PATRICIA KARVELAS:

Harder?

MINISTER PORTER:

Well, I think that it is different.

But let me explain why it is different. The reason why it’s different is because if you say something that offends someone else, or insults or humiliates them, there is necessarily a subjective element to that, because you are saying something that causes them to feel a certain way.

If you say or do or act in some way that harasses someone, that is an act which can, and must be, seen or heard or witnessed and objectively measured as to whether or not is has the effect of harassing someone.

Now those two are quite different standards, and I would say that it is quite likely that, say for instance in the Bill Leak cartoon case, that it would have been considerably more difficult to justify the acceptance of a complaint under the formulation of the words that uses ‘harass’ than the formulation of the words that uses ‘offend, insult or humiliate’…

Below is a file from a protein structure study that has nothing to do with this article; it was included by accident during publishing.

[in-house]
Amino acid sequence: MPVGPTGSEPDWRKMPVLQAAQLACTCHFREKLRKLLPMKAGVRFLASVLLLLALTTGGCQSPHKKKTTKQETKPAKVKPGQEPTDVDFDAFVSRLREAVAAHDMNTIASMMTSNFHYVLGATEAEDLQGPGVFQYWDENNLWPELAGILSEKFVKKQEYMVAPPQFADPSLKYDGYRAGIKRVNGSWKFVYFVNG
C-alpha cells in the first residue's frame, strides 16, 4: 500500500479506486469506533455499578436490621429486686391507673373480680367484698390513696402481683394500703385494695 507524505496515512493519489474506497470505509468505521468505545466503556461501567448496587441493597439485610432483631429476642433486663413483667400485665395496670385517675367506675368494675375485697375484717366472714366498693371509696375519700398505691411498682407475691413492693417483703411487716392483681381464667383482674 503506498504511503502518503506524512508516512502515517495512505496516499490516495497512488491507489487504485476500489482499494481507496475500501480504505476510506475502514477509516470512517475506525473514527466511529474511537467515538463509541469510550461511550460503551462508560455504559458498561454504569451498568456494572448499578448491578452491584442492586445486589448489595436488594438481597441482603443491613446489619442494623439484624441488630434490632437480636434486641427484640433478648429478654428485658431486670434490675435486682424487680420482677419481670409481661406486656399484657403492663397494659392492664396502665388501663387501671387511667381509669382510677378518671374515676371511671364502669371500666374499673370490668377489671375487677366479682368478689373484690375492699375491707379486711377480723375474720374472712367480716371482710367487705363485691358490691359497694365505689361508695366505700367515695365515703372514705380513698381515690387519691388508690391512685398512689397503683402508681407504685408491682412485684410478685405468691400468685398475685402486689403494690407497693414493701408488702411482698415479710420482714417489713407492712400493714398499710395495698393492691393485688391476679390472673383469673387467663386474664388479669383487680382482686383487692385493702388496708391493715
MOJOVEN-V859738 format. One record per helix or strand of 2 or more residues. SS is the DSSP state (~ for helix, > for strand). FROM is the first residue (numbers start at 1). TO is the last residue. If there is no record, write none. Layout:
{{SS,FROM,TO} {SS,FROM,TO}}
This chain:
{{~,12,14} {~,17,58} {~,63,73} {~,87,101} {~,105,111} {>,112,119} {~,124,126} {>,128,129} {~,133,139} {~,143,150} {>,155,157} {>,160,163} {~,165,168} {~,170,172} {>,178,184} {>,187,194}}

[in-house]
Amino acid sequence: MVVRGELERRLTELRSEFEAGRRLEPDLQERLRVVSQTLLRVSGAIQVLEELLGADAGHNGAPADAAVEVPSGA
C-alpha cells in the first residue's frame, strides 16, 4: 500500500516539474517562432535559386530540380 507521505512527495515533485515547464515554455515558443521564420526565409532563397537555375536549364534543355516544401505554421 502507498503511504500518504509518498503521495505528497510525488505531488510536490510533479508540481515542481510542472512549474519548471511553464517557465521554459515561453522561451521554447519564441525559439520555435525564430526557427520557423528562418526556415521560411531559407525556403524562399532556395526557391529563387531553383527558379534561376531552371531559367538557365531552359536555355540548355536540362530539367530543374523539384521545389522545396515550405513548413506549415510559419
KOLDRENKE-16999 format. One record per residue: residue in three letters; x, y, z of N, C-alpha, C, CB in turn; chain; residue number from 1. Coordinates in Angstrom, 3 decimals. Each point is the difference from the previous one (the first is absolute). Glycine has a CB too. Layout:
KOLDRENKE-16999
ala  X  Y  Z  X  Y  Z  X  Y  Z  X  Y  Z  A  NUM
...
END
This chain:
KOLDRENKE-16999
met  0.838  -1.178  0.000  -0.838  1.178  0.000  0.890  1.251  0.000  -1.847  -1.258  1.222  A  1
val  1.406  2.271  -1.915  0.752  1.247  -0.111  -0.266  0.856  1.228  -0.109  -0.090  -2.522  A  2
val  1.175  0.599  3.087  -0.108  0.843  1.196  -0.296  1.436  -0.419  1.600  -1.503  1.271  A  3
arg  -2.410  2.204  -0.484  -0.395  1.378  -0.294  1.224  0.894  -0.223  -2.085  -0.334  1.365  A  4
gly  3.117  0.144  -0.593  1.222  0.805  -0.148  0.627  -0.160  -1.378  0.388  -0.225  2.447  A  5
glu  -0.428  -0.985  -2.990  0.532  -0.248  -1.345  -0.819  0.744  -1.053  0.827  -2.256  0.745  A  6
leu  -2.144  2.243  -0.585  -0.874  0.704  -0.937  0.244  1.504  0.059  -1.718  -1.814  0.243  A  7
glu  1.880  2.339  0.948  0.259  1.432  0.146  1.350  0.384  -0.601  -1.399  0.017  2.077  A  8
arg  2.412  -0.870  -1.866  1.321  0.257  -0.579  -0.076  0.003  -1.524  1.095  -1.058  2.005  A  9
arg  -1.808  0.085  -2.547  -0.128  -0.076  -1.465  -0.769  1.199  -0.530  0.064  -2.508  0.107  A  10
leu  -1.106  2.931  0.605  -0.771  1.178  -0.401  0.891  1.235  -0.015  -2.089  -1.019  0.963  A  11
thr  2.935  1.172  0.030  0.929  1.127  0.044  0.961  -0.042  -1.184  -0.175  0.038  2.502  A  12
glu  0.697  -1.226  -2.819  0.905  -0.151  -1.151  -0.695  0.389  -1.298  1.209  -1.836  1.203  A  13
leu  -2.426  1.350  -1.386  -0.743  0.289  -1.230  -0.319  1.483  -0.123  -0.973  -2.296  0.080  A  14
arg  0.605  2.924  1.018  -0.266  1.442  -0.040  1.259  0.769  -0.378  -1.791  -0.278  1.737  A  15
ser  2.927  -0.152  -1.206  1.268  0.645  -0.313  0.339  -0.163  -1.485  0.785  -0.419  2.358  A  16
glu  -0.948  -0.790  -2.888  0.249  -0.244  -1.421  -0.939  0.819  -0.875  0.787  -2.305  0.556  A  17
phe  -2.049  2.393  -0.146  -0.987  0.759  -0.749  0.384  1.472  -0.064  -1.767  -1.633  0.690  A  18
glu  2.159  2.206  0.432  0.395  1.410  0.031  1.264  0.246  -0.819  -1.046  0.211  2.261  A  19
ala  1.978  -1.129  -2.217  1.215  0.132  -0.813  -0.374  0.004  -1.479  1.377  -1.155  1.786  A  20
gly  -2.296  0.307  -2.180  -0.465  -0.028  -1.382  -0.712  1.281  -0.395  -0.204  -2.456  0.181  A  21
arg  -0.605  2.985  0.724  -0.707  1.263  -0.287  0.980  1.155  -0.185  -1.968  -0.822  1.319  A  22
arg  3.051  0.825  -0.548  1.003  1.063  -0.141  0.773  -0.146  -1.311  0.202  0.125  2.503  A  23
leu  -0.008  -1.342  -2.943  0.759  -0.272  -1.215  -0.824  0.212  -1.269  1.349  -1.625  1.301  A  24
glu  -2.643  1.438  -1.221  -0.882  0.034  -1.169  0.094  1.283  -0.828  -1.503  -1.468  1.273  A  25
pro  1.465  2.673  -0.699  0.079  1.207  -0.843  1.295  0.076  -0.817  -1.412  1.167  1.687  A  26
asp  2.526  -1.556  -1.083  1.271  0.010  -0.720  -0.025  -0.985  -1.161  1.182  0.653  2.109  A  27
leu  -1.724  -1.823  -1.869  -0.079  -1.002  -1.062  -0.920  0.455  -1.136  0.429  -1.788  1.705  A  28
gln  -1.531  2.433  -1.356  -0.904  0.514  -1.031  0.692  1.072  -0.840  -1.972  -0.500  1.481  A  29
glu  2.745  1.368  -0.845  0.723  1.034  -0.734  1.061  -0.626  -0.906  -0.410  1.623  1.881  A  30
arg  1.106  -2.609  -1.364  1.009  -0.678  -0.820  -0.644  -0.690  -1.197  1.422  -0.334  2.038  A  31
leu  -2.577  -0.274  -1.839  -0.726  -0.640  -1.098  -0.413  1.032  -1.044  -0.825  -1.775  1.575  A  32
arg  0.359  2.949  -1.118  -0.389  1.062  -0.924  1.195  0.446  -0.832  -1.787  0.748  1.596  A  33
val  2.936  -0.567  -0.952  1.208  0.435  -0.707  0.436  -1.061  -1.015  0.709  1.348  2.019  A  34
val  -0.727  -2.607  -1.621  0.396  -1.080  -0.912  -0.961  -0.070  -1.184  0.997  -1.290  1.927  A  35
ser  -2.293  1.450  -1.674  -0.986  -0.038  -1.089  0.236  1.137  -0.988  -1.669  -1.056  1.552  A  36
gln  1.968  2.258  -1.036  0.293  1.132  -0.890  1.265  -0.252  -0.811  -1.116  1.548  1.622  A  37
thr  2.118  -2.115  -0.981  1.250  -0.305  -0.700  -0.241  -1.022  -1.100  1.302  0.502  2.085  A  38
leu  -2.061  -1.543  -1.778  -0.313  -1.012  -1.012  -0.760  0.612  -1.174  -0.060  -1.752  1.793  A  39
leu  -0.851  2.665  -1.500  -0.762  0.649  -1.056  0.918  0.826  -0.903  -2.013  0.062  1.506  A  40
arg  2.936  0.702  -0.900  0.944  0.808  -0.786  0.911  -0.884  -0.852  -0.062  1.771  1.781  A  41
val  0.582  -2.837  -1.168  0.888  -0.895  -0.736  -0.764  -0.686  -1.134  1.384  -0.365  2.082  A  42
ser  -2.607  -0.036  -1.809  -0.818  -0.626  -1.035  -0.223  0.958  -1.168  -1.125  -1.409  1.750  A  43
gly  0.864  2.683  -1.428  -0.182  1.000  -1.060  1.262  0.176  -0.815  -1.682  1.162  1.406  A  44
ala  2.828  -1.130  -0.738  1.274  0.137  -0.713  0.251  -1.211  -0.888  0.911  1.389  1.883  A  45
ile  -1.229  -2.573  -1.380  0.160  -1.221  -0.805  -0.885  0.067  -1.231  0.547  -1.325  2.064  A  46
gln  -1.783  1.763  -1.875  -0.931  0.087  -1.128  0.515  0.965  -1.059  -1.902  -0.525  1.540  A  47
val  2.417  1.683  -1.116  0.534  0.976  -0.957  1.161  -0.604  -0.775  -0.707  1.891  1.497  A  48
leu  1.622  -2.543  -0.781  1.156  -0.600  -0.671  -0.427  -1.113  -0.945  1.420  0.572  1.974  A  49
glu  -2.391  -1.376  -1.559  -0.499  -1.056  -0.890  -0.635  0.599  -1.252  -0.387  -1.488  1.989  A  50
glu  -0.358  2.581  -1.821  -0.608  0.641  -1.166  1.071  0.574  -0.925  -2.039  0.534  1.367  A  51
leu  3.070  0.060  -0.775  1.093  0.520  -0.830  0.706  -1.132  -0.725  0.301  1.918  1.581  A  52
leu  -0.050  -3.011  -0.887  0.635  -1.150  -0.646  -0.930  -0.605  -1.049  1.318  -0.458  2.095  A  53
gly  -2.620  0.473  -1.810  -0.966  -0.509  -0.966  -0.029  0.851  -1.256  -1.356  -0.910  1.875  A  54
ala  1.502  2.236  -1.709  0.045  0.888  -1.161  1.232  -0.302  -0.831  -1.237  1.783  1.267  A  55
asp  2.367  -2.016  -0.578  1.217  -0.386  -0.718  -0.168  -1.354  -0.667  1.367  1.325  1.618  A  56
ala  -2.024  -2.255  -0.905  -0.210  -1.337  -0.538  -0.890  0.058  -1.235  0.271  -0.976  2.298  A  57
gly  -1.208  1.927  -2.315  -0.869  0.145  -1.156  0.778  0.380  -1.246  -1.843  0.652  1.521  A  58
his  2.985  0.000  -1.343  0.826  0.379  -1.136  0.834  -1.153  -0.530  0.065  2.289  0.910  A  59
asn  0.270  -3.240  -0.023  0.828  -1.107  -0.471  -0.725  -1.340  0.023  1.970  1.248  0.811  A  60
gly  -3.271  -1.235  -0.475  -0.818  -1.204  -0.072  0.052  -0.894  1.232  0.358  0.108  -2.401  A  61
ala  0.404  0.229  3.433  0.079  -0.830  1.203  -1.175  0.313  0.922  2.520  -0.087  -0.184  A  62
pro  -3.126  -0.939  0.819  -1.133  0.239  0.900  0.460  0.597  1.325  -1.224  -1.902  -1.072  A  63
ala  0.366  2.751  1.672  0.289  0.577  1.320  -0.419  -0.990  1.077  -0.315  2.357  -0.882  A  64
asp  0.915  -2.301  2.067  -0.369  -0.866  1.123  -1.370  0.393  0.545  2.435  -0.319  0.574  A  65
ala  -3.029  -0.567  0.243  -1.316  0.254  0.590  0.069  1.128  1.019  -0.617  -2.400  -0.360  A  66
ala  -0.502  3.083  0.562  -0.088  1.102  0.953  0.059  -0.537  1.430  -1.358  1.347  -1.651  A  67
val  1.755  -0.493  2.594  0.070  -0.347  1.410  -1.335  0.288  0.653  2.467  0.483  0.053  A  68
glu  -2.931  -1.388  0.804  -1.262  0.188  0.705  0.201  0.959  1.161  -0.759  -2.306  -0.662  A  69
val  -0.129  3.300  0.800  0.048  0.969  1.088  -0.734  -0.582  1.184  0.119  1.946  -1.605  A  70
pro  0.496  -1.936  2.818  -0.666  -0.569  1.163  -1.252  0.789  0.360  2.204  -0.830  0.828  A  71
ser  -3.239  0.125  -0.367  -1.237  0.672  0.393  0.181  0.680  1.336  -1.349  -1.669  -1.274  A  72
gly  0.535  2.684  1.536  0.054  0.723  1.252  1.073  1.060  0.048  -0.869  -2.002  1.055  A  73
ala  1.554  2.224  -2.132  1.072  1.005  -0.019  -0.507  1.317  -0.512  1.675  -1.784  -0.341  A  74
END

PATRICIA KARVELAS:

Ok, so you can now offend, let me be clear…

MINISTER PORTER:

The proposition that that leaves individuals who might be victims of racial hatred, or hate speech unprotected is just not correct.

PATRICIA KARVELAS:

So you can now offend up to the point that you say harassment is defined.

MINISTER PORTER:

Well under the previous law, of course the offence had to be serious rather than slight, as the insult or the humiliation ok?

So there is a difference standard and a different test being applied here, but we say it’s a clearer test, which makes it fairer, which enhances the ability of the legislation over the overarching number of complaints and types of complaints you get, to have a clearly understood provision that better protects what are balancing exercises between the rights of victims not to be subject to hate speech and the rights of people to speak, or to draw, or to publish fairly and not be dragged into a costly, reputationally-damaging legal process.

PATRICIA KARVELAS:

Your Government has said that you’re here to talk about the cost of living issues, you want to deal with the problems people are suffering every day.

You’ve talked about other issues being boutique issues, including gay marriage – not you specifically, I’m not quoting you – but this is the argument that has been made.